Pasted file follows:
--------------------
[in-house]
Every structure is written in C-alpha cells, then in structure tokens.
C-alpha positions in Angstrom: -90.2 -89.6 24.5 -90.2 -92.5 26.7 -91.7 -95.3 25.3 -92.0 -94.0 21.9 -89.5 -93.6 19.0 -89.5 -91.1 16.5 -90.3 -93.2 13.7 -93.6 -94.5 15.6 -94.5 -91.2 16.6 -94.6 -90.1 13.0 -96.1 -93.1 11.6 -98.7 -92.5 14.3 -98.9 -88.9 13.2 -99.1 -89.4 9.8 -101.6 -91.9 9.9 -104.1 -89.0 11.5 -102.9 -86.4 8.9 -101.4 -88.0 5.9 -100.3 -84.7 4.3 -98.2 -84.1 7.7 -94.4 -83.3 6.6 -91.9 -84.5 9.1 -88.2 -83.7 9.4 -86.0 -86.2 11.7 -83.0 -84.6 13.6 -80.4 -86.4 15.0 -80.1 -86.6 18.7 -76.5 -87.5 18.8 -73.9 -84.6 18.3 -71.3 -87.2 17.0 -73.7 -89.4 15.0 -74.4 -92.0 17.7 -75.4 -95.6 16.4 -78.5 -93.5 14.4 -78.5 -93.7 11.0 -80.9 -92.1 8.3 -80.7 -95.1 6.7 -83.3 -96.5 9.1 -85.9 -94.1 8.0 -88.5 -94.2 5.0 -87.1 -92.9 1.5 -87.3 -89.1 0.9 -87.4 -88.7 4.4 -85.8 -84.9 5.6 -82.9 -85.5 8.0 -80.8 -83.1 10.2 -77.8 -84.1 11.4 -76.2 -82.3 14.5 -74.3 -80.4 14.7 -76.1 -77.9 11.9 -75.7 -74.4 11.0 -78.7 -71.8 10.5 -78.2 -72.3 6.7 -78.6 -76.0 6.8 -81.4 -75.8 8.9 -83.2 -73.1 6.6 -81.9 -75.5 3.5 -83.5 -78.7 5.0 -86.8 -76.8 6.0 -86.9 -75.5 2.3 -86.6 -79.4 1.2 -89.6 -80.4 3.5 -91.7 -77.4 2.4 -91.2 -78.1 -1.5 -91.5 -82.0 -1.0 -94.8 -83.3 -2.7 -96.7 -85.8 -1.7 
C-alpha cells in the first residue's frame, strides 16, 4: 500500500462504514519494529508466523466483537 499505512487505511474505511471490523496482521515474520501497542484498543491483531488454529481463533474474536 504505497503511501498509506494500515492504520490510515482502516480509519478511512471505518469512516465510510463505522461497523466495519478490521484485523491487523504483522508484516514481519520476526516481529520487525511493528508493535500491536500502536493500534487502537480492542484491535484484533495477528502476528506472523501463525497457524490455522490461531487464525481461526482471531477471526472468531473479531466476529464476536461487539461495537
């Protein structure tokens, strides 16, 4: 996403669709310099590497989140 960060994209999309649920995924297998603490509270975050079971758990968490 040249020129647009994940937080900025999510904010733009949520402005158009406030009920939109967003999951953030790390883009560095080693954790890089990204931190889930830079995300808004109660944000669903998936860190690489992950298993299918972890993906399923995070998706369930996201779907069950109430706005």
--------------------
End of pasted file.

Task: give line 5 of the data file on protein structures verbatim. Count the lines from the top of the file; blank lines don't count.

């Protein structure tokens, strides 16, 4: 996403669709310099590497989140 960060994209999309649920995924297998603490509270975050079971758990968490 040249020129647009994940937080900025999510904010733009949520402005158009406030009920939109967003999951953030790390883009560095080693954790890089990204931190889930830079995300808004109660944000669903998936860190690489992950298993299918972890993906399923995070998706369930996201779907069950109430706005």